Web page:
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Mesozoic Tectonics of the Aegean: Insights from analogue modelling, petrology, geo- and thermo-chronology

Abstract : The Aegean Sea started to form since middle Eocene back-arc extension a ecting the previously formed Hellenic Thrust Wedge. The latter was made by Mesozoic - Cenozoic accretion of i) three continental fragments, namely Rhodopia, Pelagonia and External Hellenides, arranged in a SW-verging stack from NNE to SSW in the order listed, and ii) the closure of two intervening oceanic domains now forming, from north to south, the Vardar-Axios and the Pindos Suture Zones, respectively. The thickened crustal-scale wedge started to collapse, in a process driven by the Hellenic slab rollback, triggering the development of core complexes in the severely stretched Aegean crust. During the early stage of extension, deformation localised to the hinterland of the crustal-scale wedge in the area described as the Rhodope Metamorphic Province (or simply Rhodope). The Rhodope is an area of large-scale nappe tectonics and is considered unique for the geology of the Aegean as it recorded both the Mesozoic convergence-related deformation and the subsequent Cenozoic extension of the Aegean during which, part of the earlier fabrics were re-worked. During Cenozoic extension, the southwestermost part of the Rhodope, namely Chalkidiki block, escaped much of the related deformation as it remained in the hangingwall of the Kerdylion Detachment, a large structure related to the Aegean extension. As a result, we selected the Chalkidiki block to study the Mesozoic tectonics of the Aegean. This study is based around a multidisciplinary approach that aims to unravel di erent aspects of the tectonics of North Aegean. For that purpose we have selected to study the Chalkidiki block using a variety of geological methods. 1) We carried out several eld mapping campaigns measuring the geometry of structural fabrics. An overview of the regional geometry is given in the compiled regional maps that illustrate the attitude of the measured planar and linear structural fabrics. 2) We evaluated the intensity of the metamorphic conditions using isochemical phase diagram sections calculated by minimisation of the Gibbs free energy. Based on our model results, we inferred the existence of an early eclogite-facies event before the regional amphibolite-facies overprint. 3) We performed high- (U/Pb in zircon and monazite) and medium-temperature (40Ar/39Ar on micas) geochronology coupled with low-temperature thermochronology and inverse thermal history modelling using a Bayesian transdimensional inversion scheme. The modelling results delineated the complete thermal path (T-t) of the study area from Cretaceous heating to Eocene near surface exposure. 4) We modelled the Tertiary geological evolution of the North Aegean with reference to the exhumation of the lower crust during core complex formation. Using scaled laboratory experiments we tested whether the gravity spreading of a crustal-scale thrust wedge that undergoes extension is a suitable process for the development of the Rhodopean core complexes during the early opening of the Aegean. Our analysis suggests that strain localisation and core complex development near the backstop of the area a ected by extension is intrinsic to the pre-collapse geometry of the orogenic wedge.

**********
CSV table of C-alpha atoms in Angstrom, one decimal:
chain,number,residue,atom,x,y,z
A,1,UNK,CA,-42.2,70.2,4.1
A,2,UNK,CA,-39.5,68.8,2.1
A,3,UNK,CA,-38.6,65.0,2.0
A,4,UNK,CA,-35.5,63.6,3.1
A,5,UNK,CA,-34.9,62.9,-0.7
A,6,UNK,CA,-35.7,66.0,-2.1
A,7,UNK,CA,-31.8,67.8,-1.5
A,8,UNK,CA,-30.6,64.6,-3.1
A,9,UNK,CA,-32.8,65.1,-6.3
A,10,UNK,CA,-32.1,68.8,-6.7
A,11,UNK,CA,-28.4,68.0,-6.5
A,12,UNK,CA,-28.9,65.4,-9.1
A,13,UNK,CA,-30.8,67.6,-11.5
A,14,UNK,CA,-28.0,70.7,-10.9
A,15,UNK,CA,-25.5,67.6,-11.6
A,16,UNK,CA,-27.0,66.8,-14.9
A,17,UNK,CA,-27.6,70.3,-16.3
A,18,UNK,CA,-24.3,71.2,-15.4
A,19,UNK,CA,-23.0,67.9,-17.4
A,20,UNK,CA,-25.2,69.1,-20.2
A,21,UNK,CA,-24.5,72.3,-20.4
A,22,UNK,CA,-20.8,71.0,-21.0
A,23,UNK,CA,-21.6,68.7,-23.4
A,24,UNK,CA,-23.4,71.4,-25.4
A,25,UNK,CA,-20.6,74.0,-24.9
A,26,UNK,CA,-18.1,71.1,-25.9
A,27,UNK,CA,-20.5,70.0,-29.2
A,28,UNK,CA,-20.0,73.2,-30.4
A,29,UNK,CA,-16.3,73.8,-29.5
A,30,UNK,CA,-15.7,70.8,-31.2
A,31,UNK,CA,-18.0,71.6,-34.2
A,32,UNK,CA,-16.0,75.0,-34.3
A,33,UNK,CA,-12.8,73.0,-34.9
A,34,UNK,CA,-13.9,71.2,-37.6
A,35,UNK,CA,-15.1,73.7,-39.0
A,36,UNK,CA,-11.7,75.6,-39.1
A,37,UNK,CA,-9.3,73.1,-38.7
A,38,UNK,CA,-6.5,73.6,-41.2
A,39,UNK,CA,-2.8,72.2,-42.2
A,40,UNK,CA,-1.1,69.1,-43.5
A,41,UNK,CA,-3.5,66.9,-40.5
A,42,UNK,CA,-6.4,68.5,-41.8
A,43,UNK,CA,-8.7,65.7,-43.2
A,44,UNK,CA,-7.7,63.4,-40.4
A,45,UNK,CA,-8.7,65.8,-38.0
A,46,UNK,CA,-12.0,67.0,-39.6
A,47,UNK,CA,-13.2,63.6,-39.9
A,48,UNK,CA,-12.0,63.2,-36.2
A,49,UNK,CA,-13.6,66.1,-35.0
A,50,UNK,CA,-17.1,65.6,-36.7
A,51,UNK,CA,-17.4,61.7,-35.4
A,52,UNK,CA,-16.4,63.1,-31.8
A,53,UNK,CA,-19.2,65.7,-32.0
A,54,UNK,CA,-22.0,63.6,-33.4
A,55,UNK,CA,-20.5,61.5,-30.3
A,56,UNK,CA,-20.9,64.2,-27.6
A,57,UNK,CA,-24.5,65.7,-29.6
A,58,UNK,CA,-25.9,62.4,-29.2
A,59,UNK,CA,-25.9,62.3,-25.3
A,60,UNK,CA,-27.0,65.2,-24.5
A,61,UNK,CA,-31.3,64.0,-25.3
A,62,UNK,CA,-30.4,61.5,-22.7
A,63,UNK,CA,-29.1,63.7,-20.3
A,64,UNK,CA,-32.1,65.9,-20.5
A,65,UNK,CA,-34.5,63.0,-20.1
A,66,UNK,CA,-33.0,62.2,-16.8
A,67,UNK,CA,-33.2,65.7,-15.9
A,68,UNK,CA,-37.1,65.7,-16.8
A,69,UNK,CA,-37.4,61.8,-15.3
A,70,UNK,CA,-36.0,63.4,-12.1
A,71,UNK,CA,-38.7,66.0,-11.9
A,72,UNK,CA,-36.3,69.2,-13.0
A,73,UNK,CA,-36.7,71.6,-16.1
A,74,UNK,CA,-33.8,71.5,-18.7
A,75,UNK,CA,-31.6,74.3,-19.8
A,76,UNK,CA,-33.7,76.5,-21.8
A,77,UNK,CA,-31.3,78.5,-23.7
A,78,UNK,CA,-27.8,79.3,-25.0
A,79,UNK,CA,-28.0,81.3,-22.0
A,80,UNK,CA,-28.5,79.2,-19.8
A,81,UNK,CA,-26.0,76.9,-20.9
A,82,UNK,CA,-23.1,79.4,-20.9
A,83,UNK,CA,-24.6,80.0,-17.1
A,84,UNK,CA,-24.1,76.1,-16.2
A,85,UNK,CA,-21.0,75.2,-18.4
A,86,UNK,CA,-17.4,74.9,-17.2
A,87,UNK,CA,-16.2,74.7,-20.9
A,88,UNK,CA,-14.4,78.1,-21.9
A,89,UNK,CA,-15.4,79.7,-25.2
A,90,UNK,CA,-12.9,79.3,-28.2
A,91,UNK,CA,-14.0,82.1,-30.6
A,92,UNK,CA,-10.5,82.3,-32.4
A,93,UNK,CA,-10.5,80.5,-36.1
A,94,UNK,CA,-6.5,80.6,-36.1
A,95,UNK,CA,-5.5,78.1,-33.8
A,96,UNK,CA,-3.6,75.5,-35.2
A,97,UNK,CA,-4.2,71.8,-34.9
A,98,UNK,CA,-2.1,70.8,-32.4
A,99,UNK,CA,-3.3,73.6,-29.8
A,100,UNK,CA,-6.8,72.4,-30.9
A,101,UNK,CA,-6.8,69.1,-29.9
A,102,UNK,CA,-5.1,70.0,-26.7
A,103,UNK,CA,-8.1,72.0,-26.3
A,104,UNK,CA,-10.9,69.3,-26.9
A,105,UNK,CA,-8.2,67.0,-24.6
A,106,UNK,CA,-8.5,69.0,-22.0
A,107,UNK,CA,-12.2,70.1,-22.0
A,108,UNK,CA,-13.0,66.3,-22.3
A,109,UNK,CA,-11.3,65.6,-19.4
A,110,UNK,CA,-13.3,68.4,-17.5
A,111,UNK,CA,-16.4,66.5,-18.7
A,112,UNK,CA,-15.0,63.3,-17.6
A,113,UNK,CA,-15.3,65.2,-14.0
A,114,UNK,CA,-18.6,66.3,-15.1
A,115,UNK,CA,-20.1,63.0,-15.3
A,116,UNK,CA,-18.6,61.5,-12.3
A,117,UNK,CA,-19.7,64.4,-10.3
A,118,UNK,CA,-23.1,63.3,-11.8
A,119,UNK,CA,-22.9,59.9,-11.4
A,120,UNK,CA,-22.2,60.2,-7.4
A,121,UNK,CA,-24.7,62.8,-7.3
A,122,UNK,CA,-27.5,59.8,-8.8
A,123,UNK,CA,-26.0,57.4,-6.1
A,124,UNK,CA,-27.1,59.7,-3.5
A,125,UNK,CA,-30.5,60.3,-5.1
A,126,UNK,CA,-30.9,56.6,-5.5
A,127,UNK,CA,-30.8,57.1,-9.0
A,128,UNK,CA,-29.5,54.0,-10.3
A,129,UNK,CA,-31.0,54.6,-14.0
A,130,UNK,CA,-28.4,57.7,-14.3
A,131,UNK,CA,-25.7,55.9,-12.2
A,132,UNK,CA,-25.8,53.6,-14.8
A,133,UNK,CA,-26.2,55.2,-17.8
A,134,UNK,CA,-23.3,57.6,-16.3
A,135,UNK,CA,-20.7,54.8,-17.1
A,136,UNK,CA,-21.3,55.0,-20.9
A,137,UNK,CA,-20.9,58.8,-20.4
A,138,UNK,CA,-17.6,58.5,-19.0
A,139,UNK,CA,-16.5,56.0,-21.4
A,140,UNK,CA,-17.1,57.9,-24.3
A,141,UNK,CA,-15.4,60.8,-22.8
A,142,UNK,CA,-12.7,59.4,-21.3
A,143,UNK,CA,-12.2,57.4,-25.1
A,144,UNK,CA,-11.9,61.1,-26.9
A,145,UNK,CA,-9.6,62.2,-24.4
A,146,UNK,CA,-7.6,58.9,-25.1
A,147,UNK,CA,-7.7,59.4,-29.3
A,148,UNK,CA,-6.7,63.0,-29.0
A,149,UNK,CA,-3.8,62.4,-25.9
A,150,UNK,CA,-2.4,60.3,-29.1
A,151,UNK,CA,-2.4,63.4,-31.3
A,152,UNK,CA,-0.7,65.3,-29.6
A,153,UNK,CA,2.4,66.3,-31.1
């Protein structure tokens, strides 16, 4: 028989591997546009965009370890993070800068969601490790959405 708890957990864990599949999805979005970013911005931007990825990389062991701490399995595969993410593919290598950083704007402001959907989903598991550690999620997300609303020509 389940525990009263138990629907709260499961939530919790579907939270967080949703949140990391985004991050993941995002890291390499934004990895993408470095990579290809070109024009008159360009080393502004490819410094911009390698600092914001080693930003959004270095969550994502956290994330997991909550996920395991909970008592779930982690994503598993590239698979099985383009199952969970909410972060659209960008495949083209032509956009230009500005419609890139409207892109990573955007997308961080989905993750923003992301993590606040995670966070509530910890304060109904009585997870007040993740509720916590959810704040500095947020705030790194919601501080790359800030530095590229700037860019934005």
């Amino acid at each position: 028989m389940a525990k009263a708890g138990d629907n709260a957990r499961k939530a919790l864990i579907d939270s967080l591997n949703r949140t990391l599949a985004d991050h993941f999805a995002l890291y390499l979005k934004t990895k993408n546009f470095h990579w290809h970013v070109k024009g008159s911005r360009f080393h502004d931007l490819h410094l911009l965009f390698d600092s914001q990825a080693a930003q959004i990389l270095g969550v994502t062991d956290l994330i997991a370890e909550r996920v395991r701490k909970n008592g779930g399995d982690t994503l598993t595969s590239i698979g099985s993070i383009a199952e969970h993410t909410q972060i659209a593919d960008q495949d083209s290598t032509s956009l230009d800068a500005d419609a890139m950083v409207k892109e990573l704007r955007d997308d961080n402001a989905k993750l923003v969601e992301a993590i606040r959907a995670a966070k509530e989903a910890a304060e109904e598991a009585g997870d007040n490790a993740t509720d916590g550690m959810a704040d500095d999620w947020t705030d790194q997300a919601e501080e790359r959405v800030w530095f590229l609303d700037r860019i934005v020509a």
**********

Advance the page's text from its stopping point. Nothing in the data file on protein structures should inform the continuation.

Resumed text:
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Submitted on : Tuesday, March 31, 2015 - 2:57:45 PM
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Konstantinos Kydonakis. Mesozoic Tectonics of the Aegean: Insights from analogue modelling, petrology, geo- and thermo-chronology. Earth Sciences. Universite Rennes 1, 2014. English. ⟨tel-01137808⟩

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